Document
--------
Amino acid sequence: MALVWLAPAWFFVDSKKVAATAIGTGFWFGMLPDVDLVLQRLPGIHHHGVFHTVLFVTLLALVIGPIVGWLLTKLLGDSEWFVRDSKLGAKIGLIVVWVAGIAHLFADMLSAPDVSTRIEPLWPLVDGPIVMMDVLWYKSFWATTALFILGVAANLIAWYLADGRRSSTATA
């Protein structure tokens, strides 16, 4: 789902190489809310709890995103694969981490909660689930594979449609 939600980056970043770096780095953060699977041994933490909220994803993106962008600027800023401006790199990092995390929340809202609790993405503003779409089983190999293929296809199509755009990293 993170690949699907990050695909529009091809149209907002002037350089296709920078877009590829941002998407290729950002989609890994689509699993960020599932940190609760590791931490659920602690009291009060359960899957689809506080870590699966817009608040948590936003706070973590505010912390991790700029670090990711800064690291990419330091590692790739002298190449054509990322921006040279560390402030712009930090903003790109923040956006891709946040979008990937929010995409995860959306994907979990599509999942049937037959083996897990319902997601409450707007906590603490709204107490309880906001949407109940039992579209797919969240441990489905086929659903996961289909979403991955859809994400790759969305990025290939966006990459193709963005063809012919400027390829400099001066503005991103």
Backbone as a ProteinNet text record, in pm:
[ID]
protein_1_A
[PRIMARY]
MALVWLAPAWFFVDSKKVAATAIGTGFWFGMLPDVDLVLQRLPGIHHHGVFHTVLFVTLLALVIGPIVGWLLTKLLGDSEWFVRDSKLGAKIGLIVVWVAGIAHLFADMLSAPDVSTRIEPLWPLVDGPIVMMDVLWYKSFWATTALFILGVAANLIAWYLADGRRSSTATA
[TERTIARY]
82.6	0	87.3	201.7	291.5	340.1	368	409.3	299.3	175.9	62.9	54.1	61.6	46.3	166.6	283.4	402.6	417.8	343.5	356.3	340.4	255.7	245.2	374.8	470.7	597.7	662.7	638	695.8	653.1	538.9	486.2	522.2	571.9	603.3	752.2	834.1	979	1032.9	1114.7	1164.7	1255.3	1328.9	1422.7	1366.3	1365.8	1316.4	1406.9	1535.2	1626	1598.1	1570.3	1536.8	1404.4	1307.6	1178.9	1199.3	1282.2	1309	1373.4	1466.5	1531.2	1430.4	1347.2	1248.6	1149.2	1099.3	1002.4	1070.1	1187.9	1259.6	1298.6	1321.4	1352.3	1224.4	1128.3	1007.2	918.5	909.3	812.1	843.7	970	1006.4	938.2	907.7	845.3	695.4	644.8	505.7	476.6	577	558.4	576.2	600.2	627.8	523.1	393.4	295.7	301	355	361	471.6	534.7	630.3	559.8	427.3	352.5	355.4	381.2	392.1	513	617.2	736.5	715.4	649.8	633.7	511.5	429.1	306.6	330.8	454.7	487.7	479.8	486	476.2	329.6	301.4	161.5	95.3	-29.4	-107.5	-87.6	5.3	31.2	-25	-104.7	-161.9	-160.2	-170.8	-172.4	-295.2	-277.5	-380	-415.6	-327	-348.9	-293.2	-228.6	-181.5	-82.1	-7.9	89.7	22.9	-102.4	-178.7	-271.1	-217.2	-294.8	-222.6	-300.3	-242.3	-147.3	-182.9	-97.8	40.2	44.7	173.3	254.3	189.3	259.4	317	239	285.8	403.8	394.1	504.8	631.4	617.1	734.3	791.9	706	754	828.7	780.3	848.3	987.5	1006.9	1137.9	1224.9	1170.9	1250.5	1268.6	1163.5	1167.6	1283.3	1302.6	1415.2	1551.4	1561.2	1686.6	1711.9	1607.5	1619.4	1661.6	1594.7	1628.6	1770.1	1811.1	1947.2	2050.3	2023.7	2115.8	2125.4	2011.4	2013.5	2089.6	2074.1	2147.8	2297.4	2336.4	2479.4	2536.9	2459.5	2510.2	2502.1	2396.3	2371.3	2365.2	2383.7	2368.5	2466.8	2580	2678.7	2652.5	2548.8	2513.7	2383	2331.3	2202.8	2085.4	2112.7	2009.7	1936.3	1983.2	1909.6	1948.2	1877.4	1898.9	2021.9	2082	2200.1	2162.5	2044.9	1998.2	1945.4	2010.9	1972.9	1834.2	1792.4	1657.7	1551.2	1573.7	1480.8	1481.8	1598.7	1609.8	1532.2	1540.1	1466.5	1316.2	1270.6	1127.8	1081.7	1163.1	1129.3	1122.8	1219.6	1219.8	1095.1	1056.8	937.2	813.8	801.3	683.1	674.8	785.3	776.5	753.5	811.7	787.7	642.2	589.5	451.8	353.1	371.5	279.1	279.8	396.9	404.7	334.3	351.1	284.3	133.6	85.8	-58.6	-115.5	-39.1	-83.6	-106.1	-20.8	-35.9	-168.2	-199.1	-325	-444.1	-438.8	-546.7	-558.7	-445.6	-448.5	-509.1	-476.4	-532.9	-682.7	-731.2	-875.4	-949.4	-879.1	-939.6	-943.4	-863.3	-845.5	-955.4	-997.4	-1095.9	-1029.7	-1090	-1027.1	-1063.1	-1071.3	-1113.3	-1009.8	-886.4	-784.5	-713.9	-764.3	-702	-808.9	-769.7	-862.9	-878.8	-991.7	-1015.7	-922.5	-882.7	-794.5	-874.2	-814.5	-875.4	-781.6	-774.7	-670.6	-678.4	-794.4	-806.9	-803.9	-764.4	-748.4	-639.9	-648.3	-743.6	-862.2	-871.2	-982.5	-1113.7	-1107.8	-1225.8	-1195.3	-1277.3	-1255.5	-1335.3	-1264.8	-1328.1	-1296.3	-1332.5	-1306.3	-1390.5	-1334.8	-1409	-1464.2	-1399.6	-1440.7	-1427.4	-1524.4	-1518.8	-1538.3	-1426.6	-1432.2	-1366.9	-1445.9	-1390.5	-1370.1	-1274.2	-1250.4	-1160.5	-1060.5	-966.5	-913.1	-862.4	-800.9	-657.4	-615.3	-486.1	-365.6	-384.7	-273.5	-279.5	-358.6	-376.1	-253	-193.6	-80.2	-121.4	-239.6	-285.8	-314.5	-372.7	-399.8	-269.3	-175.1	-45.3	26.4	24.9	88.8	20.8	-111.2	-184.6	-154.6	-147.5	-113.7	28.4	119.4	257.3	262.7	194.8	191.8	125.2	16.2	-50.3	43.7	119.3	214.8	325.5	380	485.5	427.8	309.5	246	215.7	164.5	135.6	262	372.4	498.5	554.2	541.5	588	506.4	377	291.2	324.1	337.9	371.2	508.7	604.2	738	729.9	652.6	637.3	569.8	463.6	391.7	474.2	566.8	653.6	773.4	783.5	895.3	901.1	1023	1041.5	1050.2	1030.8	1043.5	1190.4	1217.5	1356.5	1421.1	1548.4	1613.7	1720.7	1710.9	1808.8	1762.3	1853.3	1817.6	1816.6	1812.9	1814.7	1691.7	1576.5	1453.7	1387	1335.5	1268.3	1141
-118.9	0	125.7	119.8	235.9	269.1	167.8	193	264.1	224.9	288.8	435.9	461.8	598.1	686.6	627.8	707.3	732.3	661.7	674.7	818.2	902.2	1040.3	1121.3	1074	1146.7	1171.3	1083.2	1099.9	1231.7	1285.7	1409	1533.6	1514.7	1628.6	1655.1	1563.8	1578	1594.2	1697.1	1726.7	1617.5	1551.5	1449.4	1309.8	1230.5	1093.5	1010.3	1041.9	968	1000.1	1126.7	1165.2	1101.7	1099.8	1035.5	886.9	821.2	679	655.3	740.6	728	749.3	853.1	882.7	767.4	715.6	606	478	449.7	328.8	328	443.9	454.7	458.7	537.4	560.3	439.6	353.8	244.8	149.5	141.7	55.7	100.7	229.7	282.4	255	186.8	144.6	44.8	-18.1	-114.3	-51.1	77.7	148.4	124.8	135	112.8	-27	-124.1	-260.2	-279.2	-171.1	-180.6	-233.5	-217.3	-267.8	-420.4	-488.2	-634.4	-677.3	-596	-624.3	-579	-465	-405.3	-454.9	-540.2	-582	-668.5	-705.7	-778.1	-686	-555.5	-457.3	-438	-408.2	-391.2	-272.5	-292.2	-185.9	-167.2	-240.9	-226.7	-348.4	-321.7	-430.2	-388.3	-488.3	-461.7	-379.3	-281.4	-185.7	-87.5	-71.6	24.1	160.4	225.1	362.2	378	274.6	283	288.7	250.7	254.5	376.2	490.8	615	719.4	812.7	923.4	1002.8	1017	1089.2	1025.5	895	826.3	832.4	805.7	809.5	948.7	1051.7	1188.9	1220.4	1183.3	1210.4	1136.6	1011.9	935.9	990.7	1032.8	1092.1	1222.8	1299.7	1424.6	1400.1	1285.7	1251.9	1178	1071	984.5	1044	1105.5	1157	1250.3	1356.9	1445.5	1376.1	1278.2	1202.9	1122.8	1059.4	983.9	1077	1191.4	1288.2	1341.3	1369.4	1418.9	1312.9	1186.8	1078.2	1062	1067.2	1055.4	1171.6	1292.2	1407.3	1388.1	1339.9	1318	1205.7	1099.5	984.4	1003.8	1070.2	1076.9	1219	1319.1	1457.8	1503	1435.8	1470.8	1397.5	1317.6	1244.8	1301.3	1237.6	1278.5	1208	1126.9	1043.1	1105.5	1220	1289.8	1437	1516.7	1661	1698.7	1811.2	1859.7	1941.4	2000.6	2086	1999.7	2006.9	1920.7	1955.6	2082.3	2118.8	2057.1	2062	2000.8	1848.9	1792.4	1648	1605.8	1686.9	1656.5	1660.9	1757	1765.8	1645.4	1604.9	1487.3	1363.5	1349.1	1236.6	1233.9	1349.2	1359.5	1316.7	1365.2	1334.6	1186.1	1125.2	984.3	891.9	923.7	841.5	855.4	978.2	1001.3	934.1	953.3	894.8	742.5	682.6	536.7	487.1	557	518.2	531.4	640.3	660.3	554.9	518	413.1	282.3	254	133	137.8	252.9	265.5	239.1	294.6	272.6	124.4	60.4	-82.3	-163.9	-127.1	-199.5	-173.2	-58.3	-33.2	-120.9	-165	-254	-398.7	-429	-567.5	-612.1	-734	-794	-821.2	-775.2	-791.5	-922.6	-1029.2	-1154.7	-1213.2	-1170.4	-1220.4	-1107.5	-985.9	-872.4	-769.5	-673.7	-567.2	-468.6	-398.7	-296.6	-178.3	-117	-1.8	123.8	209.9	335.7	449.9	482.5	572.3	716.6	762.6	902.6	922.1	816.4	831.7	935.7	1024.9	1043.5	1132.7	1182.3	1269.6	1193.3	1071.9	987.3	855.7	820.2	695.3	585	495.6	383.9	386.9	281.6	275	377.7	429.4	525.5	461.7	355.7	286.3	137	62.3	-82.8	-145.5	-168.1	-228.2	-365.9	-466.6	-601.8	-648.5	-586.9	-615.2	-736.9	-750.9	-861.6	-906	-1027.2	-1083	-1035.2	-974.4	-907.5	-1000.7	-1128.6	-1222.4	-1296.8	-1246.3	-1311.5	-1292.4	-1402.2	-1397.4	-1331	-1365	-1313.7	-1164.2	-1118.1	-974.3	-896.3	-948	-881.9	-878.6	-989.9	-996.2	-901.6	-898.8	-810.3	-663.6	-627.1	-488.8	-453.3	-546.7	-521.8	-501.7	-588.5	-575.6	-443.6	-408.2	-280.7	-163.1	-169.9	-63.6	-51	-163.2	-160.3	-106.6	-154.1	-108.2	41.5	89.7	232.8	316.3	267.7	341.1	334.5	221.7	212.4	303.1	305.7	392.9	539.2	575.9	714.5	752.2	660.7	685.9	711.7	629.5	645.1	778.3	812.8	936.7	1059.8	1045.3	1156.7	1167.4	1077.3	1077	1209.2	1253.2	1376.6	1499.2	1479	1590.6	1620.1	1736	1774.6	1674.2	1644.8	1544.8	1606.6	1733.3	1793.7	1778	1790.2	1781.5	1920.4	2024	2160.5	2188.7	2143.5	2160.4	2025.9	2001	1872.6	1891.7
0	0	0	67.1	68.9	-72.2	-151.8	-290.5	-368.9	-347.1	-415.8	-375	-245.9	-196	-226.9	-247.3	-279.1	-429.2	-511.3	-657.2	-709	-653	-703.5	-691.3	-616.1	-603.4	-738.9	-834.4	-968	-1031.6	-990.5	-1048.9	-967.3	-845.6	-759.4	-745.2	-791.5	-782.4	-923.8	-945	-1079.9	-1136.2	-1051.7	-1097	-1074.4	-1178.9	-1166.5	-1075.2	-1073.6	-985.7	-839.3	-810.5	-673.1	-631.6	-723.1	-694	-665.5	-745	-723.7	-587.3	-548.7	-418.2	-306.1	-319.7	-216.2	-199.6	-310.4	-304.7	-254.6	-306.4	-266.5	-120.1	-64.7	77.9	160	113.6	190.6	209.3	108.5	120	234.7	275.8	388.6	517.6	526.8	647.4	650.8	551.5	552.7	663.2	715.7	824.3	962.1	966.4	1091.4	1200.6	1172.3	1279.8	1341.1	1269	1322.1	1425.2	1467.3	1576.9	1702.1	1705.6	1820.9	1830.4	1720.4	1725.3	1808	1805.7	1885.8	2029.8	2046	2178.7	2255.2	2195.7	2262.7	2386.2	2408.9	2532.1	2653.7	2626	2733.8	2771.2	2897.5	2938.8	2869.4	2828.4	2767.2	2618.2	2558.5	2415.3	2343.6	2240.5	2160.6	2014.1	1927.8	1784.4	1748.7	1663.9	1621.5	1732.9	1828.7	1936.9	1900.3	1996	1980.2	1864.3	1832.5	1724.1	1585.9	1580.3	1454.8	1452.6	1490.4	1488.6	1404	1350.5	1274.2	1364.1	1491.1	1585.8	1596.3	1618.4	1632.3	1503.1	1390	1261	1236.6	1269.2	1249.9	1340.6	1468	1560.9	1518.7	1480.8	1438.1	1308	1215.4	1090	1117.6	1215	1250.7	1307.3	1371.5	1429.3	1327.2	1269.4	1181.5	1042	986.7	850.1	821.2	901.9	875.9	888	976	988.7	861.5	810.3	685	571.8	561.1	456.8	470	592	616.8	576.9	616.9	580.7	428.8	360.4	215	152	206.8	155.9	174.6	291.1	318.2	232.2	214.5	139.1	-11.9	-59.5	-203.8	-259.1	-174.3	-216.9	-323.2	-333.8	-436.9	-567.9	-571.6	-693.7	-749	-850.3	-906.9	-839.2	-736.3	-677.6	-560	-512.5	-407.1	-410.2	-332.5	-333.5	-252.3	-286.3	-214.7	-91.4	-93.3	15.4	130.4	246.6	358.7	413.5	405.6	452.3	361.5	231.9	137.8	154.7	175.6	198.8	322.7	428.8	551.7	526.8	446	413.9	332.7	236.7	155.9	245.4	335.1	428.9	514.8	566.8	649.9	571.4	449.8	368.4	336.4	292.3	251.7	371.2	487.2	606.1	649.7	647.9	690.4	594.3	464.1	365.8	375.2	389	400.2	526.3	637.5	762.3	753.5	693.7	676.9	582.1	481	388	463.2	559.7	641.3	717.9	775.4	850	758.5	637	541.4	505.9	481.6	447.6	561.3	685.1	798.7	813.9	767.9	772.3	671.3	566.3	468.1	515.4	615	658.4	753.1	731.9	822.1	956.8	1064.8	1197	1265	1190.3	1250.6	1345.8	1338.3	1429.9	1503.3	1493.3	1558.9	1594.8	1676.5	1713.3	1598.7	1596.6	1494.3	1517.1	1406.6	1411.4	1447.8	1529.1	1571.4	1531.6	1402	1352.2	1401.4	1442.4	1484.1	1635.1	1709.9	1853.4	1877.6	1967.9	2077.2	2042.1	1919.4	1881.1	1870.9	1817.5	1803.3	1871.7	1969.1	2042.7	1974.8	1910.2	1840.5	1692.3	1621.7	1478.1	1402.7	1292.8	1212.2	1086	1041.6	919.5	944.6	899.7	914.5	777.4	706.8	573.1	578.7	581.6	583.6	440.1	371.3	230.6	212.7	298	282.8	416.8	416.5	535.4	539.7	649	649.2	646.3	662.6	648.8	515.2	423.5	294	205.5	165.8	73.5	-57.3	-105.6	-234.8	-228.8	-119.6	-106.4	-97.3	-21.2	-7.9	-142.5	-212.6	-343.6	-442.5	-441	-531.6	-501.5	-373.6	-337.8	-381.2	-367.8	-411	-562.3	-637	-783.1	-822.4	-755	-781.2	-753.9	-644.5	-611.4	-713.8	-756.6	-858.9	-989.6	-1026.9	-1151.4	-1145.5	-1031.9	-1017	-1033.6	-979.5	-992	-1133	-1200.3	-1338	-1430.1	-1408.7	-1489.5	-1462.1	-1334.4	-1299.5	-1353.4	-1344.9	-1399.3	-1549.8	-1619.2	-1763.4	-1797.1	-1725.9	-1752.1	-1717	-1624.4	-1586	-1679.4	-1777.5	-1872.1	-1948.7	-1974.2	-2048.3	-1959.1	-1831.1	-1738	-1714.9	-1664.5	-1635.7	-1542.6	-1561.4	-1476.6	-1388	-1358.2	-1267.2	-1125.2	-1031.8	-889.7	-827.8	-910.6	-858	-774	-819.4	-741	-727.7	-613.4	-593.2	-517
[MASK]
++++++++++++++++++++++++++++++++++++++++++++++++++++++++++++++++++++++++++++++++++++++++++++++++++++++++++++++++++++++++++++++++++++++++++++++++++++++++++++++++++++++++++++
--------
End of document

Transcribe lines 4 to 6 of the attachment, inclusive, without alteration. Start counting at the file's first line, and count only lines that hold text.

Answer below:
[ID]
protein_1_A
[PRIMARY]